Nov. 29--The numbers of Alabama-grown Christmas trees have
declined within the past decade. Still, there are about 80 Christmas
tree producers throughout the state, generating almost a $1 million
in annual sales.
Left: Russell County Christmas tree producer
Donald Dykes, second from left, presented Alabama Governor Don
Siegelman, left, with a 15-foot Leyland cypress Christmas tree
Wednesday, Nov. 8, on behalf of the Alabama Christmas Tree Growers.
This year, the tree will be displayed in the Alabama Capitol Rotunda
and decorated with ornaments from all of Alabama’s 67 counties.
The Lee County Extension Office plays an important role organizing
this annual event.
"Alabama’s Christmas trees will never compete
with the big producers up North or the mass markets, but Alabama
growers have carved out a small, but profitable niche in the
choose-and-cut market and offer a special alternative," says
Dr. Ken Tilt, an Alabama Cooperative Extension System horticulturist
who assists tree growers throughout the state.
About 95 percent of Alabama Christmas tree growers
operate choose-and-cut Christmas tree farms as part of an emerging
agricultural trend often described as "entertainment
farming." In fact, many producers have established
choose-and-cut Christmas tree farms in combination with other forms
of entertainment farming, such as u-pick vegetables, strawberries,
pumpkins and even daylilies, Tilt says.
"Farmers who remain in Christmas tree
production are all seasoned growers with skills to produce the
highest quality Southern trees," he says. "Most are still
involved in this hard work because they enjoy the Christmas season
and the people who flood their farms every year."
Tilt points out that many Alabama producers also
accommodate growers who still prefer Northern varieties, such as
firs, spruces and scotch pines.
"Many of our growers buy premium Northern trees
to offer customers, along with knowledgeable service to help them
pick the correct stand and load them in their cars," he says.
Leyland cypress remains the most popular Southern
Christmas tree, representing about 50 percent of total production.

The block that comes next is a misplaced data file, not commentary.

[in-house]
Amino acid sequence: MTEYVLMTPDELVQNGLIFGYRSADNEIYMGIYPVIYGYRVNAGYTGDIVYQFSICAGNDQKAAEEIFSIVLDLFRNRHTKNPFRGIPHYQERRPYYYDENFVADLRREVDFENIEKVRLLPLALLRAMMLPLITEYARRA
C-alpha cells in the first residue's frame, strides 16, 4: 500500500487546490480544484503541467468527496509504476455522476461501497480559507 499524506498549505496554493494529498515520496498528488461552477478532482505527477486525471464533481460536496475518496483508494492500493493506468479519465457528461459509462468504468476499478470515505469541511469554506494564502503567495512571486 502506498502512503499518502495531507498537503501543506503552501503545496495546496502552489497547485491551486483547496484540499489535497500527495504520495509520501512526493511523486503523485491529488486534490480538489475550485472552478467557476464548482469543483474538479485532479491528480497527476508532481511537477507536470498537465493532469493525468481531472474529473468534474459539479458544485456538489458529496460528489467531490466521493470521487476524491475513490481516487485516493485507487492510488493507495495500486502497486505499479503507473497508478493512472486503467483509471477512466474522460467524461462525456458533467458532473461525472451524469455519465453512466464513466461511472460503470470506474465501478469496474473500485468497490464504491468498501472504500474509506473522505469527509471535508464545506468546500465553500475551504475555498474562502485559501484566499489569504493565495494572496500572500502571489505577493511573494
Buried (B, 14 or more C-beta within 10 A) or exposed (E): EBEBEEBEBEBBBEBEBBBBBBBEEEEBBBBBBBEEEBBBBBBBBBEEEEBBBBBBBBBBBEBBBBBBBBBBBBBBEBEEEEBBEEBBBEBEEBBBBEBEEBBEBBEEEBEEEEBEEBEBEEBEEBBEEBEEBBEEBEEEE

Virginia pine is second, at between 30 and 40 percent, followed by
Arizona cypress, red cedar and white pine at about 10 percent. White
pines, however, are grown only in north Alabama.
Widely known as the "Southern Christmas
tree," Leyland cypress trees offer the advantages of freshness
and sparse needle shedding throughout the holiday season.
The Alabama Christmas tree industry’s biggest
competitor remains artificial trees or what Tilt jokingly describes
as "bah, humbug trees."
"These trees have a place, but they aren’t as
environmentally friendly as Alabama-grown trees," he says.
"The advantage of buying your tree from an Alabama farm is
choosing your own tree and knowing that you’re helping your local
One additional advantage is that live trees can be
recycled for mulch or used as fish habitats.
Another advantage associated with Alabama-grown
trees is the way they often evoke a Christmas spirit among buyers,
"Once you visit a choose-and-cut farm and catch
this Christmas spirit, you will have started a tradition with your
family, creating memories that will last a lifetime," he says.
In fact, this phenomenon has not gone unnoticed by
tree producers, who enhance this atmosphere with music, hot dogs and
To gain additional advantages over artificial trees,
Alabama producers also are experimenting with newer, innovative ways
to market their trees. Some farmers, for example, are offering
Leyland cypress trees in 15- and 20-gallon containers. Unlike
Northern tree species, these trees are well suited for planting in
the landscape after Christmas.
Tilts says container trees are a great option for
those who have room in their landscape for a large evergreens and
want to get the most for their money.
Handling is simple, Tilt says. Buyers need only drop
the containers in plastic trash bags while they are displayed in the
home to prevent water from spilling onto the floor.
"The 12- to 15-inch tall containers provide the
perfect place to crowd lots of presents around the tree or to use a
Christmas tree skirt," Tilt says. "Also, be sure to plant
it after about two weeks after purchase, so that it doesn’t become
too acclimated to the warm indoor temperatures."
If, on the other hand, you plan to cut your tree,
Tilt recommends cutting about 1 inch off the base before setting it
in water. That way, you ensure there is no dirt or debris on the
base that may prevent water uptake.
Despite repeated studies, there is no evidence that
amending with commercial products, hot water or other home remedies
enhances the tree’s ability to absorb the water. Therefore, plain,
cold tap water will do nicely, Tilt says.
One added advantage to Alabama-grown Southern
Christmas trees is that they are safe.
Research by Tilt shows that cut Leyland cypress and
Arizona cypress trees will stay fresh between Thanksgiving and
Christmas so long as they receive adequate water. In fact, his
research revealed the moisture content in both trees was actually
more than when the trees were placed in the tree stand a month
Burning tests over an open flame for 20 seconds
showed only charring in the trees that received sufficient amounts
of water during the 30-day period of the research.
(Source: Dr. Ken
Tilt, Extension horticulturist, 334-844-5484)